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3 things to keep in mind in a child custody dispute

On Behalf of | Jun 30, 2017 | Child Custody

Divorce is immensely difficult for all parties involved, and sometimes divorcing spouses do and say things that they otherwise wouldn’t.

Here are some important matters to keep in mind if you are a parent going through divorce.

1. Alabama courts frown on parental alienation.

What is parental alienation? It’s when one parent tries to turn the children against the other parent. For example, a parent may be engaging in parental alienation if he or she speaks disparagingly to the kids about the other parent or lies to the children about the other parent. Parental alienation can also involve simply denying the other parent access to the kids.

Make no mistake: parental alienation harms children, and courts have begun to recognize parental alienation as a form of child abuse. If you believe the other parent is engaging in this kind of behavior, talk to your family law attorney about the problem. Also, it’s important to understand that the court will not consider failure to pay child support a valid reason to deny the paying parent access to the child.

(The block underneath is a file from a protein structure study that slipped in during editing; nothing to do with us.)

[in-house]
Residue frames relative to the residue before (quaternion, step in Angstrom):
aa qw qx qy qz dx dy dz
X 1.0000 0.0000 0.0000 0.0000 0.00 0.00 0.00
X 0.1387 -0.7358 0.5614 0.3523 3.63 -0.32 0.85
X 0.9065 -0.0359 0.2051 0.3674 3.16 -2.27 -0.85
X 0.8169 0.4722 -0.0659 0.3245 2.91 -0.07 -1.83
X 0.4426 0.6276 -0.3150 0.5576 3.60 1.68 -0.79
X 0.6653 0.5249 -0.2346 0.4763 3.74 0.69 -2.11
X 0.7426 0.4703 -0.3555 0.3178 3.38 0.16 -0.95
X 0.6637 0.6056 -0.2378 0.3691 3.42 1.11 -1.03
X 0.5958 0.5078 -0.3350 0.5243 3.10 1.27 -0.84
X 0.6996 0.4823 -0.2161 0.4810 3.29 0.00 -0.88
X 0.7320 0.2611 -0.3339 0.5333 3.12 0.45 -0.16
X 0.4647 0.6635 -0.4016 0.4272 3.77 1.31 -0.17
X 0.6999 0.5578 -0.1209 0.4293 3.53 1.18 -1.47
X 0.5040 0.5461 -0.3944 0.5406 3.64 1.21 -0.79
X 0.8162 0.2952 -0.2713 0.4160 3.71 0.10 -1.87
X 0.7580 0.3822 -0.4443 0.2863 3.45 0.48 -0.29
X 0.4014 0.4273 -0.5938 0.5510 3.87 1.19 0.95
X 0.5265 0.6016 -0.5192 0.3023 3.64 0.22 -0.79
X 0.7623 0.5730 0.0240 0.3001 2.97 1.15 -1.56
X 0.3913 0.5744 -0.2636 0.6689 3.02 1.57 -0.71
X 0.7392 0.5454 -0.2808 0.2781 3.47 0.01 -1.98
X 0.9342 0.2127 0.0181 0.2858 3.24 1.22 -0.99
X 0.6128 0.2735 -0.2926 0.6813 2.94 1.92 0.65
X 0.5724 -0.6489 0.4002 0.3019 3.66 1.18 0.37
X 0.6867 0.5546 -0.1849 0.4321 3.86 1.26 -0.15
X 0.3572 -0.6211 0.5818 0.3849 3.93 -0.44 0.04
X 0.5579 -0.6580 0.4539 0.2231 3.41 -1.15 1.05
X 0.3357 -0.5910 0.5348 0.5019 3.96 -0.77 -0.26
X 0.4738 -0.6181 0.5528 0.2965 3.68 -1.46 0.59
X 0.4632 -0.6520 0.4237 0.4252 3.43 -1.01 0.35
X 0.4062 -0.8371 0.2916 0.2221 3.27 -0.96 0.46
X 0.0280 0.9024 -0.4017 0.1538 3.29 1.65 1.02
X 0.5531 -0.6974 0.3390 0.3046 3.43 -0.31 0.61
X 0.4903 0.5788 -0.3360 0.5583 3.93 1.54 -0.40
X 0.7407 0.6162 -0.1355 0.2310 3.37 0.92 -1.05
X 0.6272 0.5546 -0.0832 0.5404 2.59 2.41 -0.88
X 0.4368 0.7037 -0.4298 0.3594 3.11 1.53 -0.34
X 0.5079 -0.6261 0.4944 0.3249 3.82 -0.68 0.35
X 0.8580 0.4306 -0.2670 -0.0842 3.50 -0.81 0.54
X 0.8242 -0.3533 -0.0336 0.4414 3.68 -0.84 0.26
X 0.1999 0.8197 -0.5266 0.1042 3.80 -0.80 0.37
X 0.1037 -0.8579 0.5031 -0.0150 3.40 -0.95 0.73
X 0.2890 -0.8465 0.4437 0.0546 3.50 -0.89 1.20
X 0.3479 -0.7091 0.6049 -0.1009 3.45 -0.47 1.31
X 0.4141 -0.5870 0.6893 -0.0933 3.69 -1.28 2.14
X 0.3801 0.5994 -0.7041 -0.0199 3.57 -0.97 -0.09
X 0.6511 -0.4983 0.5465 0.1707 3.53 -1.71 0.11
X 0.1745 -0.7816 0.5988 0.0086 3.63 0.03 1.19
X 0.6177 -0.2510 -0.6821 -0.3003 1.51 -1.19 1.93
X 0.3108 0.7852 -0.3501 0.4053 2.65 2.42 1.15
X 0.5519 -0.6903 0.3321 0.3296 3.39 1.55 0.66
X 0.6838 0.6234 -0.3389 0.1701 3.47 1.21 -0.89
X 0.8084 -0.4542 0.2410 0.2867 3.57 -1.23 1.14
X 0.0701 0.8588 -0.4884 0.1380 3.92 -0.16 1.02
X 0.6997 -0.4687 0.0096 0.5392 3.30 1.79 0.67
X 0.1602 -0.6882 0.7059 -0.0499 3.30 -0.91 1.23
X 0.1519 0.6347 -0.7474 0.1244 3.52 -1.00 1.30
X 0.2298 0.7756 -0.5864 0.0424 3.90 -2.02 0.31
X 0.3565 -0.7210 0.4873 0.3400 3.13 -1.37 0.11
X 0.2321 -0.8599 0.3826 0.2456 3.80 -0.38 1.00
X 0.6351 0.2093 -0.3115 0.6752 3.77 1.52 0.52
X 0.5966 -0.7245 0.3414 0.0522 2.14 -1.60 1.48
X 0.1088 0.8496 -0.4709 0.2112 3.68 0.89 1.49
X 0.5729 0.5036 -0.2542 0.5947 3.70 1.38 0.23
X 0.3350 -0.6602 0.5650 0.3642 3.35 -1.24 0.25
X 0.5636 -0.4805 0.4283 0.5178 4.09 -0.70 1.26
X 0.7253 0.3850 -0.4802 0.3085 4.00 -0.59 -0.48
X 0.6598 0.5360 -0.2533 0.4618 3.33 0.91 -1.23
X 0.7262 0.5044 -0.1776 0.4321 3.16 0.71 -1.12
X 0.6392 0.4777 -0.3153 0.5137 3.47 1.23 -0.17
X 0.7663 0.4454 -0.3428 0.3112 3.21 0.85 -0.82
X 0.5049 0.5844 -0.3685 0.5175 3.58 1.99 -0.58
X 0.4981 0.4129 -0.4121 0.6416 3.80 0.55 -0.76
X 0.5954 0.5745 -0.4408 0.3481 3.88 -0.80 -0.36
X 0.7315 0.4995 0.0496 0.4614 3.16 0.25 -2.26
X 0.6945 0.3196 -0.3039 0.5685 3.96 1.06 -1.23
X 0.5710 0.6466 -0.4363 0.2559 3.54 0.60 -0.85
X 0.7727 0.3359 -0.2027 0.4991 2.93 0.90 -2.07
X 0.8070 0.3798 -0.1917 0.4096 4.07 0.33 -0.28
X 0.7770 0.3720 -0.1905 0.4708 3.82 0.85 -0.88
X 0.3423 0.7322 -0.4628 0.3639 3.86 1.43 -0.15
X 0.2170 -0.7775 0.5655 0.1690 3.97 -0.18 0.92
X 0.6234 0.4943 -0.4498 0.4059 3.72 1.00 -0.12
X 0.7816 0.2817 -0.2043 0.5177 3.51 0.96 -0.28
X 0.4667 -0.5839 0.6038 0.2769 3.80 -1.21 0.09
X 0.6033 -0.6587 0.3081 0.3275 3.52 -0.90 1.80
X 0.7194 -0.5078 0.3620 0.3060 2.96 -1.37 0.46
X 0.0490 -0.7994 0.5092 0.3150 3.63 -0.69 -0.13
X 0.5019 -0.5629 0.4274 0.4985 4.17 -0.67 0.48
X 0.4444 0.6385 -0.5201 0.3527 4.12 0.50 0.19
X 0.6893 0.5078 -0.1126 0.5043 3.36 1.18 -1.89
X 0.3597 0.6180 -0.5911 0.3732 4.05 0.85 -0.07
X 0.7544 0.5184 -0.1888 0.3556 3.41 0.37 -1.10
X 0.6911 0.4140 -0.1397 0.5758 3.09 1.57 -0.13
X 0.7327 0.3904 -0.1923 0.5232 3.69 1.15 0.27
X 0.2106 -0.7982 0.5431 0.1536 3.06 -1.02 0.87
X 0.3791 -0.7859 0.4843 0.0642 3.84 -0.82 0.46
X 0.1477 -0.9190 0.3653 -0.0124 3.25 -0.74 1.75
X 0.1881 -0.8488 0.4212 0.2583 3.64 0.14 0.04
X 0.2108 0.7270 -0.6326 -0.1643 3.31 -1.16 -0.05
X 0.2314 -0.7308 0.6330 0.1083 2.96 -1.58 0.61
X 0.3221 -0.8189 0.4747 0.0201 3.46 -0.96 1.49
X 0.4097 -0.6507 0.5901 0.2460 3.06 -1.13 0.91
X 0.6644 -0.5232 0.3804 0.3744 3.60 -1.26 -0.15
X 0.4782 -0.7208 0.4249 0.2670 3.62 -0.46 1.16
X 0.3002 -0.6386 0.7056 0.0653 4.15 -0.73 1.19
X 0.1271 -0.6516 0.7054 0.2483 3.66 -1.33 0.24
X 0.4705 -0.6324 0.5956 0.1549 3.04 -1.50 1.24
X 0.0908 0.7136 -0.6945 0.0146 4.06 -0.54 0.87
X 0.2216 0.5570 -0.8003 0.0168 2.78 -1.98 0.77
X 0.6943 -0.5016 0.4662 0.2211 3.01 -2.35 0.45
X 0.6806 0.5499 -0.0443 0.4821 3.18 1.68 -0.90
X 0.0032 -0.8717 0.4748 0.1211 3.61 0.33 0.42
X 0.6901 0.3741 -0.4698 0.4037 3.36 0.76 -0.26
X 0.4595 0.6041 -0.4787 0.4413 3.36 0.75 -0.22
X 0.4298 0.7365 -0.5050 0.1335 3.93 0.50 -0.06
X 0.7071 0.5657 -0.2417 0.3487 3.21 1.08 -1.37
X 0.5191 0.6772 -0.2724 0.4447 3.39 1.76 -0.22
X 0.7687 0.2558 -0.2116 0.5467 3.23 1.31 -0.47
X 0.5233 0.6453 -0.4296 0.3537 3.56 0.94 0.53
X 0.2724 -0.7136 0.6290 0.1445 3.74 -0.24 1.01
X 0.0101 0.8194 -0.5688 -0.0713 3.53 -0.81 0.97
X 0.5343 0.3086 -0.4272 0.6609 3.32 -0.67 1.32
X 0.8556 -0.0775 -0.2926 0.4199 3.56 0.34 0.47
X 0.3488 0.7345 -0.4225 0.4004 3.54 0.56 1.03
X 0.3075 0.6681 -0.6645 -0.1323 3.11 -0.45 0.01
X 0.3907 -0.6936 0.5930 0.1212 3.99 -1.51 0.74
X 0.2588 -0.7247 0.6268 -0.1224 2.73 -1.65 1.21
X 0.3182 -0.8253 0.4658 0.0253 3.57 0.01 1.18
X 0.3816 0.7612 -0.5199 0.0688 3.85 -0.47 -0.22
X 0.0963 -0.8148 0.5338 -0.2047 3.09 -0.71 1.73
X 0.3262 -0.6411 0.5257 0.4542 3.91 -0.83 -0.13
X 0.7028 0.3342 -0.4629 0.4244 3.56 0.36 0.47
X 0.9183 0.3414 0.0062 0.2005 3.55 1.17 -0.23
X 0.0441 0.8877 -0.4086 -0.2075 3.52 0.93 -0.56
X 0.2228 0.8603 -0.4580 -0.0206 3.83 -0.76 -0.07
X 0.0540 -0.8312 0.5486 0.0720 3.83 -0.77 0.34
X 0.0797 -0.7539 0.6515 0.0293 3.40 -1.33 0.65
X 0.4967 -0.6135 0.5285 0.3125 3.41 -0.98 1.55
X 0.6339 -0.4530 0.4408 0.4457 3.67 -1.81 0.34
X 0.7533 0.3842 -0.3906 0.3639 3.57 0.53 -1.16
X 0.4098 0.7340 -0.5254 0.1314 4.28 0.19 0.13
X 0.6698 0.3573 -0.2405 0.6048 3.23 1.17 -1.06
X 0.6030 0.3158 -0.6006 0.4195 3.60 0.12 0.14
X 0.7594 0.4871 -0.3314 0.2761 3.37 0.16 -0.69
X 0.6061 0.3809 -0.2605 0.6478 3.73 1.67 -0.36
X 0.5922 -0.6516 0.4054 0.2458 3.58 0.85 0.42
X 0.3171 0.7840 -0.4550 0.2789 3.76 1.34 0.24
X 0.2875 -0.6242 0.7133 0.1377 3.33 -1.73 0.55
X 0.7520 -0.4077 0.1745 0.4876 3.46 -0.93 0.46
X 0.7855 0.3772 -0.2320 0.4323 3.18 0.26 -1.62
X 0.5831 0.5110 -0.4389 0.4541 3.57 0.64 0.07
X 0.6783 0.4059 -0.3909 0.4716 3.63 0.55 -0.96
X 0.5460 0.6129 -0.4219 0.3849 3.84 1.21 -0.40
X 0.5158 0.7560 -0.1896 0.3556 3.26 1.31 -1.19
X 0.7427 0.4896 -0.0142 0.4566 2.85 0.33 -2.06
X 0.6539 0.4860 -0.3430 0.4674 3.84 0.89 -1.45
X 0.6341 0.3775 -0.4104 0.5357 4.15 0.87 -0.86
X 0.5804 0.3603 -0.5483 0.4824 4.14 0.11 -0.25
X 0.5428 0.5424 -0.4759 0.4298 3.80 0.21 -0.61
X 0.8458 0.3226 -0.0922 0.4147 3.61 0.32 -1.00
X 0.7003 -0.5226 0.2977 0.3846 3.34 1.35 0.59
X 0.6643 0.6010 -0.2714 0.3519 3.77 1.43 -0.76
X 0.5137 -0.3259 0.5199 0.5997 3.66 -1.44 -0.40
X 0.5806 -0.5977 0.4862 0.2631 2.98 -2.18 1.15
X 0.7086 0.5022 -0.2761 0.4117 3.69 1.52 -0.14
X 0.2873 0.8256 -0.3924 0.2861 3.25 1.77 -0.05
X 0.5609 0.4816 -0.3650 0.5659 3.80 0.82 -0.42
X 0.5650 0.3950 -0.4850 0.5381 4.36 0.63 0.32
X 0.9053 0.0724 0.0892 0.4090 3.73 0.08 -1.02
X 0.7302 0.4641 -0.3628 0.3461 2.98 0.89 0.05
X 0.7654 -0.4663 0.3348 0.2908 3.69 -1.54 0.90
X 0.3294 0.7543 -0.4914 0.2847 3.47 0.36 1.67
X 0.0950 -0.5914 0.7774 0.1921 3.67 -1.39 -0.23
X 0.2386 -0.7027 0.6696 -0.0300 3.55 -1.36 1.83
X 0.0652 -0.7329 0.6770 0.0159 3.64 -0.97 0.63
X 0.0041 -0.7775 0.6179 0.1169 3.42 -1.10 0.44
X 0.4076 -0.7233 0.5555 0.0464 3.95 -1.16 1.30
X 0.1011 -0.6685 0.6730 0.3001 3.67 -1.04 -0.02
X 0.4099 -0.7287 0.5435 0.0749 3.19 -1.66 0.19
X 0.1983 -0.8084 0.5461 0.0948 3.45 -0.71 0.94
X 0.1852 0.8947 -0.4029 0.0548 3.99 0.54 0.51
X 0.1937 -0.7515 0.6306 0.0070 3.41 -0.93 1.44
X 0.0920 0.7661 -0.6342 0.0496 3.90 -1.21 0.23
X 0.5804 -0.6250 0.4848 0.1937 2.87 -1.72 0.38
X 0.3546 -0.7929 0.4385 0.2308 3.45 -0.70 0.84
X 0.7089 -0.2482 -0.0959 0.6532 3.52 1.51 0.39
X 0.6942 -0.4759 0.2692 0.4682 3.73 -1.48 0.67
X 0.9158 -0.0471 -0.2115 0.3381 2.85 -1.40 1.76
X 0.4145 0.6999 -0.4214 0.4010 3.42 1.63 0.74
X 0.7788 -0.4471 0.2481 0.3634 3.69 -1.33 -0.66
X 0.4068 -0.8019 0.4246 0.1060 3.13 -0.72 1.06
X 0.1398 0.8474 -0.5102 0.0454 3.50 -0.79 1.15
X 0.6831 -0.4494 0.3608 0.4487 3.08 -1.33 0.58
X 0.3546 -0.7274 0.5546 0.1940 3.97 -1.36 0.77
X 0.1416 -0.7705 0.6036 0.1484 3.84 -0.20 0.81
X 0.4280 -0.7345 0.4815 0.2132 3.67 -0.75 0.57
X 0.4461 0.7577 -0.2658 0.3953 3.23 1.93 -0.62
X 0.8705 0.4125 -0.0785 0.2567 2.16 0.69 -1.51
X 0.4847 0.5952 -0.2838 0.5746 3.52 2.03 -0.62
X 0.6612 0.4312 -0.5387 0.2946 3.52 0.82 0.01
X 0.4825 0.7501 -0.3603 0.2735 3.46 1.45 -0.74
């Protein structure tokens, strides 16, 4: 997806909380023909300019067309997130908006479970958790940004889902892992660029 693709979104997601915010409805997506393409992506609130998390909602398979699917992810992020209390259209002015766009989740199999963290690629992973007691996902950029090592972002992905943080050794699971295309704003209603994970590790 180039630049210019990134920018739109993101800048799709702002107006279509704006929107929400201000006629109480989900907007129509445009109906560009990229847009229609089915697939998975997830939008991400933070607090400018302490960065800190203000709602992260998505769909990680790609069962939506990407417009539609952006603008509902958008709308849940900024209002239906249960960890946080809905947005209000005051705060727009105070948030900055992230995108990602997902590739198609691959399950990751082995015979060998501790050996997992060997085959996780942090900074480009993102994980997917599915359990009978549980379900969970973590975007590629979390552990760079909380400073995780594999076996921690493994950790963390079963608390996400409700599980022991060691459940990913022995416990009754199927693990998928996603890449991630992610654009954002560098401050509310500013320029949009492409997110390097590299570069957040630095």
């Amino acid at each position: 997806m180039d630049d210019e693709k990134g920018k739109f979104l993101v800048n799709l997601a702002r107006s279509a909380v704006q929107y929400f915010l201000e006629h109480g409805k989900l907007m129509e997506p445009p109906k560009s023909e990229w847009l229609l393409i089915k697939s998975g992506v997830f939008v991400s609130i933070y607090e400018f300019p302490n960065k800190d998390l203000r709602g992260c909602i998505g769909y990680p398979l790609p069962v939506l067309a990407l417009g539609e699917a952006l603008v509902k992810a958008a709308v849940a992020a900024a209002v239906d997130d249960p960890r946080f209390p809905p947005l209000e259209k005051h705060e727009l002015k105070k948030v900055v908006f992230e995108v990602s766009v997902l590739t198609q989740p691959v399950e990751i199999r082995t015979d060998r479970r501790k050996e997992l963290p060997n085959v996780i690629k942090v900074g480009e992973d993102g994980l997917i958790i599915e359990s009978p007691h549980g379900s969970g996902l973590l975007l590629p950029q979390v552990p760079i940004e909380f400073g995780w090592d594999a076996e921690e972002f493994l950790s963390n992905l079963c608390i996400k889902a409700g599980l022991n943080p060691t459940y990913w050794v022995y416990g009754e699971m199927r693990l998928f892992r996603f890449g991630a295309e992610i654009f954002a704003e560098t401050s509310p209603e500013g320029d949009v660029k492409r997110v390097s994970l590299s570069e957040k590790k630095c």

2. Misuse of social media can have a negative impact on child custody determinations.

Increasingly, courts in Alabama consider information on social media to be evidence in family law matters. If you are going through a child custody dispute — or even if you and the other parent have agreed to decide on these matters amicably — it is important to avoid making social media posts or comments that could be seen as detrimental to your case.

For example, the court is not likely to look favorably on pictures of you and your new boyfriend or girlfriend; nor is it a good idea to publicly bad-mouth or fight with the other parent (or other people) on social media. The better course of action may be to take a break from social media or be sure to only engage with it in a very measured way.

Also, speak with your attorney if you believe the other parent’s use of social media is inappropriate.

3. Avoid using your children as messengers.

Calmly communicating with the other parent may seem impossible at times, but it is important to avoid expressing complaints or making requests through your children. Kids can become tangled up in parental disputes when the parents use the children as messengers. Too often, this results in short- and long-term emotional strife — and trust issues — for the kids.

If you are having a difficult time communicating with the other parent, talk to your family lawyer about effective means of communication in these matters.

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